So Emma and I had a civil partnership.
It wasn’t really planned, but paperwork so that we can legally both be parents of the kid/s we’re planning on having. For the months beforehand I consistently went on about how it was ‘just bureaucracy’ and how it didn’t mean anything about our relationship. It was booked for the not-very-romantic hour of ten past nine on a Tuesday morning in Manchester, my parents and her mum were the only guests and I honestly thought it was no big deal.
And then the day came and it was actually huge and as I said words of love and commitment to Emma I couldn’t contain all the emotion I felt. Neither could she – we both of us cried the entire way through. This was so much bigger than I’d expected. I have my strongly-held political views about legal partnership/marriage, including some pretty strong feelings that marriage/civil partnership should not be a prerequisite for non-birth parenting and the oppressive heteronormativity of the entire thing. And also a real belief that partnering for life shouldn’t be seen as the peon of emotional achievement.
But none of that could alter the fact that I was there in a room in front of our parents swearing an oath to stick with Emma through the joys and challenges of our lives, to respect her, to love her always. It was bloody powerful. It didn’t matter what we were doing there – I needed a ceremony, a celebration, a ritual, something to mark the culmination of two years of really hard work and falling deeper in love with every new challenge.
Then a champagne brunch and presents and lots of excited chatter about life and love and it was all over. We headed home to begin our honeymoon. Part one was to climb to Gaddings Dam, the stunning reservoir on top of the Todmorden moors – to swim, camp, make a fire, share a bottle of bubbly. This was the place where we first said ‘I love you’ and where we got together properly after a few weeks of hot hot sex and ‘but I want to be single!’ confusion.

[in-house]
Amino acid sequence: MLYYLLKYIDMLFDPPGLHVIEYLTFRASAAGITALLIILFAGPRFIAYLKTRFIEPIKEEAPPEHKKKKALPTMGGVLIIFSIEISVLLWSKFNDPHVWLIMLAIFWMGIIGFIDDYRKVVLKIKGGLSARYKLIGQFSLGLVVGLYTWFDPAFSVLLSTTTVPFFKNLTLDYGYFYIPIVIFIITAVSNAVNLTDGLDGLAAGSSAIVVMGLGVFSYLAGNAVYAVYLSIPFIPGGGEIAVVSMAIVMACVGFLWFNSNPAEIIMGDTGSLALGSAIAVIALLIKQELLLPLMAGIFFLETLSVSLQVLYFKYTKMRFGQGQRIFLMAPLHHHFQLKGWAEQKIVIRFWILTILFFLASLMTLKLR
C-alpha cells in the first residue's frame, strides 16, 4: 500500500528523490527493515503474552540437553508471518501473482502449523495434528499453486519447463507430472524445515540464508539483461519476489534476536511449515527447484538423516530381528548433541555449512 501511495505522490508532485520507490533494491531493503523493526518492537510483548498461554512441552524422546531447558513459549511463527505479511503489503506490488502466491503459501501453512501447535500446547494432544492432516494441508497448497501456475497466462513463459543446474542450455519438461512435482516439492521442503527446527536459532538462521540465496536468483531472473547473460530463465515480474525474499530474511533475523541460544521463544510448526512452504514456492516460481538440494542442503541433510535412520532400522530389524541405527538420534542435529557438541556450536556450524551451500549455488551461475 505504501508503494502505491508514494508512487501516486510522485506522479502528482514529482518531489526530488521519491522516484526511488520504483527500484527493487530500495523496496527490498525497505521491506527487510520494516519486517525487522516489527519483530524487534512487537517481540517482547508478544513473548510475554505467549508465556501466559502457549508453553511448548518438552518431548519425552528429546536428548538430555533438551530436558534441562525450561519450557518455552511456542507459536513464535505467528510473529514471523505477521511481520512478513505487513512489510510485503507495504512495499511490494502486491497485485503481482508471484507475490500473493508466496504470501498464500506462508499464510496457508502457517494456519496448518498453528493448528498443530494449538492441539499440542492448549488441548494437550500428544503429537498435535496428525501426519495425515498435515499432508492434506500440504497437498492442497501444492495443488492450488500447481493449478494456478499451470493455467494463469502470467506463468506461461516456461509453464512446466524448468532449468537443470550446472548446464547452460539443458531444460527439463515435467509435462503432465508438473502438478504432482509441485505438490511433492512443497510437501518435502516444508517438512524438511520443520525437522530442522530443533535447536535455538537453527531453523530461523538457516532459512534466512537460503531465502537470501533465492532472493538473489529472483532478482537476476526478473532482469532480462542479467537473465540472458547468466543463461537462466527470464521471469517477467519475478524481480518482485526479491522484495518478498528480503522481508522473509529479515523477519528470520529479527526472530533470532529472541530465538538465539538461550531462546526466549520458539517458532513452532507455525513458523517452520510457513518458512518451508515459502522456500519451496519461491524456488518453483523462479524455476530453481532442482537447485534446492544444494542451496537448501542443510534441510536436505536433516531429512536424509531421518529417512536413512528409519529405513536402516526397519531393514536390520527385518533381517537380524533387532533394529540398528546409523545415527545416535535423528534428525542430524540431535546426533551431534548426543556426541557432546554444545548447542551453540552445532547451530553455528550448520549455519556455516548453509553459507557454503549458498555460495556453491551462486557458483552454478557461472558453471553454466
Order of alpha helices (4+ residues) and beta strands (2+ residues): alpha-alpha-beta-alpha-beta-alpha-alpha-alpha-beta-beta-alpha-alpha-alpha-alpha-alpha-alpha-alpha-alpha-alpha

It was the full moon, and it was a supermoon. It rose slowly in the sky that evening, beautiful and huge and so damn meaningful, and in the morning, it was still there, over the other side of the water, mirroring the rising sun.
I have no words to describe Gaddings Dam – it’s my favourite place in the entire world and I’ll miss being able to go as often as I like now I’ve moved to Manchester. I wanted to share some photographs to celebrate the events of September and to say goodbye to a local spot where so many happy memories have been made.
Part 2: All change…
I’m a 30-something writer, artist, tarot reader, and perpetual explorer of the space between thought, feeling, and action.
I believe that spirituality and ritual are for everybody. I’m about the journey, in all of its messy, non-linear, chaotic iterations. I am excited by anticapitalist business and living with my whole entire self present. I use tarot cards to bring forth hidden truth, and ritual to affirm my commitment, over and over, to my ever-shifting path.